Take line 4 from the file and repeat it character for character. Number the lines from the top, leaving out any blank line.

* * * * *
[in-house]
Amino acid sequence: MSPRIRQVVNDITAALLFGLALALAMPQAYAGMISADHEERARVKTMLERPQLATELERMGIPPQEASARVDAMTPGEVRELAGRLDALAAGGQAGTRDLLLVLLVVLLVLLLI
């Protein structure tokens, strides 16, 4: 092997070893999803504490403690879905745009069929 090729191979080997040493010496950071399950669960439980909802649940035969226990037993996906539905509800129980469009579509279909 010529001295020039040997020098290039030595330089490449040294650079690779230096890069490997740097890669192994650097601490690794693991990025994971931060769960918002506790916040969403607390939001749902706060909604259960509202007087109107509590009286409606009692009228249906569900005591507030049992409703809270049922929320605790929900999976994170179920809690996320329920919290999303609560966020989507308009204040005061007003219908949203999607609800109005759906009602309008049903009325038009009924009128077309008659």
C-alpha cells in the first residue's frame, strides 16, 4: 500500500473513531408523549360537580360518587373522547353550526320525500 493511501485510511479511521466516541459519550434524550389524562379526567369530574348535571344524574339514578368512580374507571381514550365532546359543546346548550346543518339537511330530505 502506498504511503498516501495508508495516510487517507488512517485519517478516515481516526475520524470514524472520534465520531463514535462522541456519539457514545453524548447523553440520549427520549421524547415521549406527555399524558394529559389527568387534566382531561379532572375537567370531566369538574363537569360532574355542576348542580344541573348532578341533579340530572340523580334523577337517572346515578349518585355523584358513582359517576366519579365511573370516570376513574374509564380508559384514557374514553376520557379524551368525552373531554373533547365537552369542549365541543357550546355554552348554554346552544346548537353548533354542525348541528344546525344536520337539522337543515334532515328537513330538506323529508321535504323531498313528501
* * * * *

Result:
C-alpha cells in the first residue's frame, strides 16, 4: 500500500473513531408523549360537580360518587373522547353550526320525500 493511501485510511479511521466516541459519550434524550389524562379526567369530574348535571344524574339514578368512580374507571381514550365532546359543546346548550346543518339537511330530505 502506498504511503498516501495508508495516510487517507488512517485519517478516515481516526475520524470514524472520534465520531463514535462522541456519539457514545453524548447523553440520549427520549421524547415521549406527555399524558394529559389527568387534566382531561379532572375537567370531566369538574363537569360532574355542576348542580344541573348532578341533579340530572340523580334523577337517572346515578349518585355523584358513582359517576366519579365511573370516570376513574374509564380508559384514557374514553376520557379524551368525552373531554373533547365537552369542549365541543357550546355554552348554554346552544346548537353548533354542525348541528344546525344536520337539522337543515334532515328537513330538506323529508321535504323531498313528501